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Marimba: A global odyssey

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zecarloscosta View Drop Down
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  Quote zecarloscosta Quote  Post ReplyReply Direct Link To This Post Topic: Marimba: A global odyssey
    Posted: 17-Feb-2017 at 05:49
The big problem with a lot of misconceptions about marimba origin in the Americas is related with limited knowledge about transatlantic slave trade from most people. People usually relate African origin with West Africa which was a heavy exporter of slaves from mid 18th century but did not export many slaves before that.

The major exporting zone of slaves was Central Africa (present day Angola was the largest exporter of African slaves to the Americas) and the word "marimba" (or madimba) is actually Kimbundu, still spoken in Angola and the instrument itself still exists in Angola and is, as has always been known, as "marimba" which happens to be name of a small rural town in Angola. Kongolese and Angolan slaves cannot be dissociated to the popularization of the instrument in the new world and any attempt to give marimba a different origin sounds a bit rich. Cavazzi's notes on his visits to the area that is now Angola (Kingdom of Kongo and Colony of Angola back then) are full of illustrations of the life in Africa and it's full of marimbas, the same documentation you can find from paintings depicting African rituals in 16th and 17th century Brazil while we fail to see similar documentation of American Indians of the time.
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  Quote Guests Quote  Post ReplyReply Direct Link To This Post Posted: 24-Aug-2007 at 12:24

Marimba: a global odyssey

One of the traditions of people of Yucatan and Central America is to play the Marimba.
Mayans enjoy to play theirs sweet traditional musics on them.

It is clear they like that music. What it isn't so clear, though, is from where that instrument came from.

The term marimba is also applied to various traditional folk instruments, the precursors of which may have developed independently in West Africa (the balafon) and in Pre-Columbian Mesoamerica.
That's the thesis commonly accepted. However there are thinks that make us wonder.

Pre-contact Marimbas.

Native percusion instrument similar tthere are pictures in Mayans and Aztec arts showing them.
The Mexicans knew the Marimba BEFORE contact. It was called Tunkul.

A study of the Mayan musical instruments:

A study on the Marimba. 

However, specialists believe the Amerindian marimba was replaced with the African version after contact.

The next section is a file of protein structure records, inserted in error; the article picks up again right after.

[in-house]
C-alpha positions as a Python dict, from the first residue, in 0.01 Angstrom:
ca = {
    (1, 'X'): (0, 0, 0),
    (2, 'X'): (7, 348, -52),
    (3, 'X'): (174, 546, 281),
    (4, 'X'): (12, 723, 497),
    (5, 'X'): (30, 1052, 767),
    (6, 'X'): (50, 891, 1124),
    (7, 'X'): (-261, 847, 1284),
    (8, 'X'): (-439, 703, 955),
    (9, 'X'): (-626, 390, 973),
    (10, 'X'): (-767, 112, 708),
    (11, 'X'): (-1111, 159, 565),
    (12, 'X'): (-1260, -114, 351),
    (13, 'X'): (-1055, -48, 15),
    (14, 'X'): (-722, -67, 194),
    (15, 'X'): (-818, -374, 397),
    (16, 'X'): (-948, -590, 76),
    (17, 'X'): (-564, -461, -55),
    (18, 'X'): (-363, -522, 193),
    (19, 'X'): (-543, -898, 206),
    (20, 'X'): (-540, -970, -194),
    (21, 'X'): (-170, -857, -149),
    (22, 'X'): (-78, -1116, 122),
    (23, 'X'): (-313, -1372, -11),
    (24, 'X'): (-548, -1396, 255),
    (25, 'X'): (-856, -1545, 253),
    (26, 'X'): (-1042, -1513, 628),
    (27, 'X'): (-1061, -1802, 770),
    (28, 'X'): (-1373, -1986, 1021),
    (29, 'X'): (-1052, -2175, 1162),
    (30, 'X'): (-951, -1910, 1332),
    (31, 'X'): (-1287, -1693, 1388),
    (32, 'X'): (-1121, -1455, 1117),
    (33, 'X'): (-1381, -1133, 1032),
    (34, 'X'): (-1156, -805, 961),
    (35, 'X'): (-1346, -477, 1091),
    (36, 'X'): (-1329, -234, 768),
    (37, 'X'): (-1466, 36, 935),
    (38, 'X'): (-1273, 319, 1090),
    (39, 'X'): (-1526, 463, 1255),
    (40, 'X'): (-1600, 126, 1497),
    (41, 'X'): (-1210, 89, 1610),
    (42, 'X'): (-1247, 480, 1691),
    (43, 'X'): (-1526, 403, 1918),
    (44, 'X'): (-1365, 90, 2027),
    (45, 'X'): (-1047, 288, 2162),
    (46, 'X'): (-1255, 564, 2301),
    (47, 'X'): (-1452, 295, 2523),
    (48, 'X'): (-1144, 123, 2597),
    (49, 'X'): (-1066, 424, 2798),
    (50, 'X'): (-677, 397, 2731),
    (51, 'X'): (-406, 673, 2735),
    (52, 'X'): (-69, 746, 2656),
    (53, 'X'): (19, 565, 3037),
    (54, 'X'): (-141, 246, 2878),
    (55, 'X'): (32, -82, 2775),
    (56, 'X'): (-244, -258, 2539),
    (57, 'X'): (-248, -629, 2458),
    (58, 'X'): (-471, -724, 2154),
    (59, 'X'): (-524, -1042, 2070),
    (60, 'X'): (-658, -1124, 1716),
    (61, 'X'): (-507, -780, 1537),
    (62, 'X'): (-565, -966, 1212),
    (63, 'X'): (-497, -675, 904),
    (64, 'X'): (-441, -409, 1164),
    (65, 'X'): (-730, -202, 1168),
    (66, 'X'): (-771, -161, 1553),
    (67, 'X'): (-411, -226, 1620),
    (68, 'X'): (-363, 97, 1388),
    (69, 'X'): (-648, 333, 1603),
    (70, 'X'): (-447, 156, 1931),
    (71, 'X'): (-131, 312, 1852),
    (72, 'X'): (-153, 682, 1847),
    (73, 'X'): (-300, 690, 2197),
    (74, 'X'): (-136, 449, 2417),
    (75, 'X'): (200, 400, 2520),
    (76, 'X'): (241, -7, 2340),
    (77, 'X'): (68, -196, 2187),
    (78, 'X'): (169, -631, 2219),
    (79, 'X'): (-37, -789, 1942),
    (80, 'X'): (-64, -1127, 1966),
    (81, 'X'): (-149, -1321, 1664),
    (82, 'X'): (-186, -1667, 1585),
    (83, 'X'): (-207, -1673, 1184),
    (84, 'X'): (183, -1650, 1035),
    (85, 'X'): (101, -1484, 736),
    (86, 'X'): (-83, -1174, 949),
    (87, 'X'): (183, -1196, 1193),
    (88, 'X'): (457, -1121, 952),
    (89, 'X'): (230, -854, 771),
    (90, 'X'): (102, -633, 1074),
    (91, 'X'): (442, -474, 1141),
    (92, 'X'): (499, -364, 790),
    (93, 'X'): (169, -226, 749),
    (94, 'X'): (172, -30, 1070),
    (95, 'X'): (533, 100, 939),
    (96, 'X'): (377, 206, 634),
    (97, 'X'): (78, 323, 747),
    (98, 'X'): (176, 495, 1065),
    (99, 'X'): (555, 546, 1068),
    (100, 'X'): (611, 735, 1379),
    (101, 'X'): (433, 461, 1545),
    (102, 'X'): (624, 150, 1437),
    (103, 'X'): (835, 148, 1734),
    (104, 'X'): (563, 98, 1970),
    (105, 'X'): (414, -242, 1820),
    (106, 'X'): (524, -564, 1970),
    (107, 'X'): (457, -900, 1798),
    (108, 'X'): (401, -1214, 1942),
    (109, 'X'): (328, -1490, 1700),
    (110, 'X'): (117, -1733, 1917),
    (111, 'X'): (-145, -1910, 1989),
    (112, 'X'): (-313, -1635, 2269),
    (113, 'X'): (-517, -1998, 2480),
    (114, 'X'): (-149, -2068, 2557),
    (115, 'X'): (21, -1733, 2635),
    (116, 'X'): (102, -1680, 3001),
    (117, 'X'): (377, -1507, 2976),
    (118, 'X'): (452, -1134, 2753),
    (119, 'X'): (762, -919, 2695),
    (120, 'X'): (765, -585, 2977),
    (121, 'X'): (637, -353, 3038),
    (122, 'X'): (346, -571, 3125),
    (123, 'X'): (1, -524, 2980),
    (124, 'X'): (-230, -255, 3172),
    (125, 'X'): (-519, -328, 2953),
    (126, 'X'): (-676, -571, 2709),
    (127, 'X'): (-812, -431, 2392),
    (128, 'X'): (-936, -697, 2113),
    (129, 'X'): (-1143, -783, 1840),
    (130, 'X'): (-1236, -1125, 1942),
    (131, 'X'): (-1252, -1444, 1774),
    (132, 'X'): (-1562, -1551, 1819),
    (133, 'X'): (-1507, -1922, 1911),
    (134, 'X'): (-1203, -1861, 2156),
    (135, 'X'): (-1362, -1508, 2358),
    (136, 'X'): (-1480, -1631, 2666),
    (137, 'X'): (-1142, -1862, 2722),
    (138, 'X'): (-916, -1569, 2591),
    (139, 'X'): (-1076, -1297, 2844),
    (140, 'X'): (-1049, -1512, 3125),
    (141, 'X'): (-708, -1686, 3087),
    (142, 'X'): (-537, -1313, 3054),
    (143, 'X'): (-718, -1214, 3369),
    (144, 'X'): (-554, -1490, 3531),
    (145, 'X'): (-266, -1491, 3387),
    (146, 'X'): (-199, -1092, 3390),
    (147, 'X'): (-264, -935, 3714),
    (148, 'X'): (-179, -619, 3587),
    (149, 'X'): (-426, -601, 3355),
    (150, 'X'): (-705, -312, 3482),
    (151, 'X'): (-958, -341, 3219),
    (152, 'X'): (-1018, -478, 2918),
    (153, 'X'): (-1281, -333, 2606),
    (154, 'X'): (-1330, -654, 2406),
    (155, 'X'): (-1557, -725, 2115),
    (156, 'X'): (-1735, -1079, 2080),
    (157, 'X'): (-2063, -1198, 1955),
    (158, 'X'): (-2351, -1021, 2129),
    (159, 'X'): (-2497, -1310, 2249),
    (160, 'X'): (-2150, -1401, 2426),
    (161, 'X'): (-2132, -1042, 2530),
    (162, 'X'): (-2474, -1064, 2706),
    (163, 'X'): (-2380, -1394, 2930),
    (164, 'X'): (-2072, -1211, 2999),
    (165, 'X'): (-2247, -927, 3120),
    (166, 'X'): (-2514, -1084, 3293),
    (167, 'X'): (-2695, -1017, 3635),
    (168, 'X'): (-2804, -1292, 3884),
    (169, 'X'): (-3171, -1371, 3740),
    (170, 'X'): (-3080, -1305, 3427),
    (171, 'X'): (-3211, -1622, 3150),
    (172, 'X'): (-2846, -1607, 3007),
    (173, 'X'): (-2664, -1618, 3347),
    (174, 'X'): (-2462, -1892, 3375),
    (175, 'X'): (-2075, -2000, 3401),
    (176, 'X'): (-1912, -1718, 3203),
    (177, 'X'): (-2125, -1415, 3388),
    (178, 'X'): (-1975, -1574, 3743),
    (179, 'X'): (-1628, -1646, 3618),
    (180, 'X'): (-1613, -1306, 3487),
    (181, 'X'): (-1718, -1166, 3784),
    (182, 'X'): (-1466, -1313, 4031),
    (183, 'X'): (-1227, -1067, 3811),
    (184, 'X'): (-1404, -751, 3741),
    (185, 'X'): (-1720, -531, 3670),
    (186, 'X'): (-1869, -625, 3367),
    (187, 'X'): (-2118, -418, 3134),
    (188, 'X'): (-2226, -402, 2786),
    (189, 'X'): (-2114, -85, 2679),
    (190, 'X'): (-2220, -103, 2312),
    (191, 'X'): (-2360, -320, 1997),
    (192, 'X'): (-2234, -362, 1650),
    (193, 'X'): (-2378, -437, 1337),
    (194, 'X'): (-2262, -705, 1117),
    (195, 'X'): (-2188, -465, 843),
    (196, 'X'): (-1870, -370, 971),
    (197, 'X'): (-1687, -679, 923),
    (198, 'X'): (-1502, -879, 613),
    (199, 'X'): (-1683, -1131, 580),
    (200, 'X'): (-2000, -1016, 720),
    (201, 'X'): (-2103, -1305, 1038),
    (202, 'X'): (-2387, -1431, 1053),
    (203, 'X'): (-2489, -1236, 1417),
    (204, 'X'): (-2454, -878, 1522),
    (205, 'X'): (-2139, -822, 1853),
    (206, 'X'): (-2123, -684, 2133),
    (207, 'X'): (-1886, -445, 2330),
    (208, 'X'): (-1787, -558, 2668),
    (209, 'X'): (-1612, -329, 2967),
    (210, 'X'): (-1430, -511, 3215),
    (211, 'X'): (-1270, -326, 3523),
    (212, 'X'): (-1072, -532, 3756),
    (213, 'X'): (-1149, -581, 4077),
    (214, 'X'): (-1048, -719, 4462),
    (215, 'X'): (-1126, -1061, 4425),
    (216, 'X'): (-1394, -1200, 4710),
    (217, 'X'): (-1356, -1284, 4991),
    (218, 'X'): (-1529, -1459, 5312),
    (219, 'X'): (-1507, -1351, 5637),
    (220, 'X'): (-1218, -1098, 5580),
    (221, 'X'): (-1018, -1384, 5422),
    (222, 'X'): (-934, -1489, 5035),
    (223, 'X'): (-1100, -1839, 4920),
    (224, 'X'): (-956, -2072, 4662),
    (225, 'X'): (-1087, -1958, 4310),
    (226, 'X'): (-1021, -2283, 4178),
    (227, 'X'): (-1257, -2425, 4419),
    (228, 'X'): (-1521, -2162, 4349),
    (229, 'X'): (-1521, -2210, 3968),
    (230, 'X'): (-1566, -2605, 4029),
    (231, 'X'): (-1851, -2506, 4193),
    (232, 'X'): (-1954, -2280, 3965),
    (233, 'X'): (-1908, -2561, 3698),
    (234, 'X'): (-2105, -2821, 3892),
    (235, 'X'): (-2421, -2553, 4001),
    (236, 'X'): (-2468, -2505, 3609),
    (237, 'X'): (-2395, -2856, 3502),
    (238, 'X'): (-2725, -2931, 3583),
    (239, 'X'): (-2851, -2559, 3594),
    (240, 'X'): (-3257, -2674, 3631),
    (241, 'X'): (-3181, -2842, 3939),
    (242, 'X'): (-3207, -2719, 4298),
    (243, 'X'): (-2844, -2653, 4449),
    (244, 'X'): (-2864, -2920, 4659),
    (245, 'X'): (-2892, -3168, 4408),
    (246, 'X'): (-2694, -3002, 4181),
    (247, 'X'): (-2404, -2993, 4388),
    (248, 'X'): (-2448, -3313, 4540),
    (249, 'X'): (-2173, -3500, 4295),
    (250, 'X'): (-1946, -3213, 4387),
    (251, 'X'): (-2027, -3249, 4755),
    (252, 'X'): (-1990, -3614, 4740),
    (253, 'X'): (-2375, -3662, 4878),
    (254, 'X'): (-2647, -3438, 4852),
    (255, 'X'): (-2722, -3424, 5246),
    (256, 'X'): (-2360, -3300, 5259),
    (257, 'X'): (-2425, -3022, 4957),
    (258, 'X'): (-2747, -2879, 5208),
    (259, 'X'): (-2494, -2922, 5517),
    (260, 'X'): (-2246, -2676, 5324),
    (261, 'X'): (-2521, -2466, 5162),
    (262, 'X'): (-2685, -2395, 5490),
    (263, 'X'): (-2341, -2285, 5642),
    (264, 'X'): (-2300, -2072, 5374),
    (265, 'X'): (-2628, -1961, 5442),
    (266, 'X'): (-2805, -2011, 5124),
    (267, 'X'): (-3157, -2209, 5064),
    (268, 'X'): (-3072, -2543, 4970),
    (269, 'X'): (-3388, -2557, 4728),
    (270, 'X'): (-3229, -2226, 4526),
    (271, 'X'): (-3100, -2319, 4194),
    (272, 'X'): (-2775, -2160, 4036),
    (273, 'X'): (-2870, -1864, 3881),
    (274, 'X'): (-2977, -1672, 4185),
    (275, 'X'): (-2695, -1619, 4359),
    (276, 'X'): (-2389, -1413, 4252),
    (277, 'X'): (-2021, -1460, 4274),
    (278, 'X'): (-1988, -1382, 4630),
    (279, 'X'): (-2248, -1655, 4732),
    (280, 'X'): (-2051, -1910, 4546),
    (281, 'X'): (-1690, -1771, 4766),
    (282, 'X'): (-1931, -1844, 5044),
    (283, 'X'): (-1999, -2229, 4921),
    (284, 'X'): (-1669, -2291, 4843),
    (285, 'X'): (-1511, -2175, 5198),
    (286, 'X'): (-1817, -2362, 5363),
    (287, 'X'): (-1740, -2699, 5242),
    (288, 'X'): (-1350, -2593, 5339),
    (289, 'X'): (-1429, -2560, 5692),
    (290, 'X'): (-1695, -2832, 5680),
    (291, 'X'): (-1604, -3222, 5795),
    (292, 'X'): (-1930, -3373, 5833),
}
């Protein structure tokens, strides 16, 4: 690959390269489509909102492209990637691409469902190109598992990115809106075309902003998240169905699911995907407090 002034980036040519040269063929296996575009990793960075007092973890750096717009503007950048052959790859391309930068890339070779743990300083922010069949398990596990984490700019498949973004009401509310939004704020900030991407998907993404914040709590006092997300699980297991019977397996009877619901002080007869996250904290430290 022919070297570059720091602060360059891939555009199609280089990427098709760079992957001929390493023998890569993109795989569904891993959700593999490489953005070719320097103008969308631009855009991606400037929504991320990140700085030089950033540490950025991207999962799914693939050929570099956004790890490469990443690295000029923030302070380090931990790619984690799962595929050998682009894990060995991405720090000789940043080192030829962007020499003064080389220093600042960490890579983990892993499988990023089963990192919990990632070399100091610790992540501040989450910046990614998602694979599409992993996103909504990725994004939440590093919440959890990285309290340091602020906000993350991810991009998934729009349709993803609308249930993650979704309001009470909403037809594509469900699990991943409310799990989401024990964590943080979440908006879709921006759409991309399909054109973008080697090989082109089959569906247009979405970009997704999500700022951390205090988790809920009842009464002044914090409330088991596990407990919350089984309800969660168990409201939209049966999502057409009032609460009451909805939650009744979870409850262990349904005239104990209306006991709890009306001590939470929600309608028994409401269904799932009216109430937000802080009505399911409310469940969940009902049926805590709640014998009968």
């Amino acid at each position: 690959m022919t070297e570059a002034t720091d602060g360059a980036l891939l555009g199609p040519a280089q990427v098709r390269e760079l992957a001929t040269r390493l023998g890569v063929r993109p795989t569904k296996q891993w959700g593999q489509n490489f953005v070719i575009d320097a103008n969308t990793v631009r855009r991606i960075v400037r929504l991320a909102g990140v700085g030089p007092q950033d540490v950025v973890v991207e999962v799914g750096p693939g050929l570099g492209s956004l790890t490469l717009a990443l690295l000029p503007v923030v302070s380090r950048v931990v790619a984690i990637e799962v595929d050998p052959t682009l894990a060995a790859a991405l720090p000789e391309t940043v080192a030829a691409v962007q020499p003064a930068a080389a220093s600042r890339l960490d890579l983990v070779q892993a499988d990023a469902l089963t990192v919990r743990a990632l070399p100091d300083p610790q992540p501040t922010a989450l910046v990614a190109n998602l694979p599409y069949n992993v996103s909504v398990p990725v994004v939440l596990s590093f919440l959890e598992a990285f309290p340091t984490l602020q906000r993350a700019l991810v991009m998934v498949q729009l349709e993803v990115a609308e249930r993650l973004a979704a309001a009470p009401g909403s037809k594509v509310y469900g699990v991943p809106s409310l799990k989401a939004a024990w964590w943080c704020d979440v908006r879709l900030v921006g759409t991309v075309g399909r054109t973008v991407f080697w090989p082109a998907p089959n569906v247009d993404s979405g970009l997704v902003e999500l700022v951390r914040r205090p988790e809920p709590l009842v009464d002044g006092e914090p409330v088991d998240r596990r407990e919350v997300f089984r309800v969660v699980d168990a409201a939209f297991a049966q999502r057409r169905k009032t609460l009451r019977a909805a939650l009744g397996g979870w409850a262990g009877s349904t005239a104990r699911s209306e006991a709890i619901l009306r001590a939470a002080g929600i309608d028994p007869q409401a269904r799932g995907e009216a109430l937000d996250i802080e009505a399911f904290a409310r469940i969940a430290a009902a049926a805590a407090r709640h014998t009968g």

African xilophones

Africans have several forms of Marimbas. Curiosly, Mozambique has a tradition of them as well as Ghana.

The tradition of the gourd-resonated and equal-ratio heptatonic-tuned Timbila of Mozambique is particularly well-developed, and is typically played in large ensembles in coordination with a choreographed dancing performance, such as those depicting a historical dramatization. Traditional marimba bands are especially popular in Guatemala, where they are the national symbol of culture, but are also found in El Salvador, Costa Rica, Nicaragua and parts of the highlands of southern Mexico, as well as among Afro-Ecuadorians; gyil duets are the traditional music of Dagara funerals in Ghana.

Mandinka marimba.

Now if we see the map, Mozambique is at the Indian ocean just across Madagascar. What special about Madagascar? Well, it was colonized by Indonesians circa the year 1 A.D.
And Indonesians love marimbas.

Examples of South East Asian and African Marimbas are these.




The marimba is a complex instrument and theirs forms are almost identical in Indonesia, Africa and the Americas.
Coincidence? Parallel development? It doesn't seem to be the case this time. The most ancient instruments that are documented in stone carvings in temples, though,
comes from South East Asia.Which seem to be the origin.

What to make of all this.
Well, there is a possibility that events happened like these, and certain scholars, particularly musicians, are the following:

(1) The Marimba originated in South East Asia.
(2) It was carried to Madagascar by the Indonesian sailors that colonized that island circa 1. A.D.
(3) From there influenced Mozambique, where become a local tradition.
(4) Crossing all Central Asia through ancient paths of commerce that are today unknown, the Marimba reached Ghana, somewhere between the 1st millenium A.D. and the 15th century.
(5) The instrument was carried to the America either by the slaves or Jesuit missioners
(6) Mayans and other Central Americans replaced theirs tradtional marimbas by these more advanced instruments from overseas.

It is true?
It is not certain and a lot of research has to be done as yet. But if it is true is the more amazing example of the diffusion of an idea we know.
A real odyssey.


Edited by pinguin - 24-Aug-2007 at 12:34
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